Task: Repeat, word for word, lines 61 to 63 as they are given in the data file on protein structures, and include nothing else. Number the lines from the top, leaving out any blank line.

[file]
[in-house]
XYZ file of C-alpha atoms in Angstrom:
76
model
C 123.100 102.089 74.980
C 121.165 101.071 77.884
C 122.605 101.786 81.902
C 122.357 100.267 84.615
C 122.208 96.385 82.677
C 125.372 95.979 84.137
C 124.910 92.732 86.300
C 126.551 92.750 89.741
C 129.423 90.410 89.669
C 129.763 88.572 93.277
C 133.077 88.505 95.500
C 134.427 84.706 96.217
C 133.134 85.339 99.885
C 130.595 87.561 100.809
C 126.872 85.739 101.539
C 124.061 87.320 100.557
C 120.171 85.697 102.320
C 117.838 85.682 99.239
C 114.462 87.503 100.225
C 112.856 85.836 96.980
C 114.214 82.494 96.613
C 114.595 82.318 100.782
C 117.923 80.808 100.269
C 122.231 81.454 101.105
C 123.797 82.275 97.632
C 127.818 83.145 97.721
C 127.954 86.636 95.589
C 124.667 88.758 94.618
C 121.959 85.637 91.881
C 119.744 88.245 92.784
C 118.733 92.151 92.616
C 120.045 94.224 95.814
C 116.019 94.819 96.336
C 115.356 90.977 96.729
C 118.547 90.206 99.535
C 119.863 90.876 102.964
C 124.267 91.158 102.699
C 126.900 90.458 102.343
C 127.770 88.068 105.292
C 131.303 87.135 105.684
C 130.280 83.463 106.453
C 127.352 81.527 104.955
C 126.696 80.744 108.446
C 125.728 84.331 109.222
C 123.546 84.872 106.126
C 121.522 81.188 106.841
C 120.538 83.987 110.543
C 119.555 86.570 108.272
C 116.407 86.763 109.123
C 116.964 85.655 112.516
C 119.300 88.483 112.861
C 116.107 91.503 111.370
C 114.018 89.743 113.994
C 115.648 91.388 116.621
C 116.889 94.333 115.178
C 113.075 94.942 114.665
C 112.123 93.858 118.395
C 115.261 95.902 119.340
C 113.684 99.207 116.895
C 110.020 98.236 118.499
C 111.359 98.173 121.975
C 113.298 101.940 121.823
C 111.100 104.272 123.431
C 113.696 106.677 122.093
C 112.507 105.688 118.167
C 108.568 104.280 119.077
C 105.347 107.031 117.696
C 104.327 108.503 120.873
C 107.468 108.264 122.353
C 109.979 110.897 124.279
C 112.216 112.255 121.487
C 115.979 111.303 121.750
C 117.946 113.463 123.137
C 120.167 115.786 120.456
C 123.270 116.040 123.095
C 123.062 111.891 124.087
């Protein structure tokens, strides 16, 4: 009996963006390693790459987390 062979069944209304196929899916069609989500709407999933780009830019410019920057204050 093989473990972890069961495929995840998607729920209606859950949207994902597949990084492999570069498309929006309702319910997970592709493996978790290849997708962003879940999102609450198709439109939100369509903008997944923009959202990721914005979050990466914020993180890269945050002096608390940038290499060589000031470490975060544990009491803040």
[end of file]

C 112.123 93.858 118.395
C 115.261 95.902 119.340
C 113.684 99.207 116.895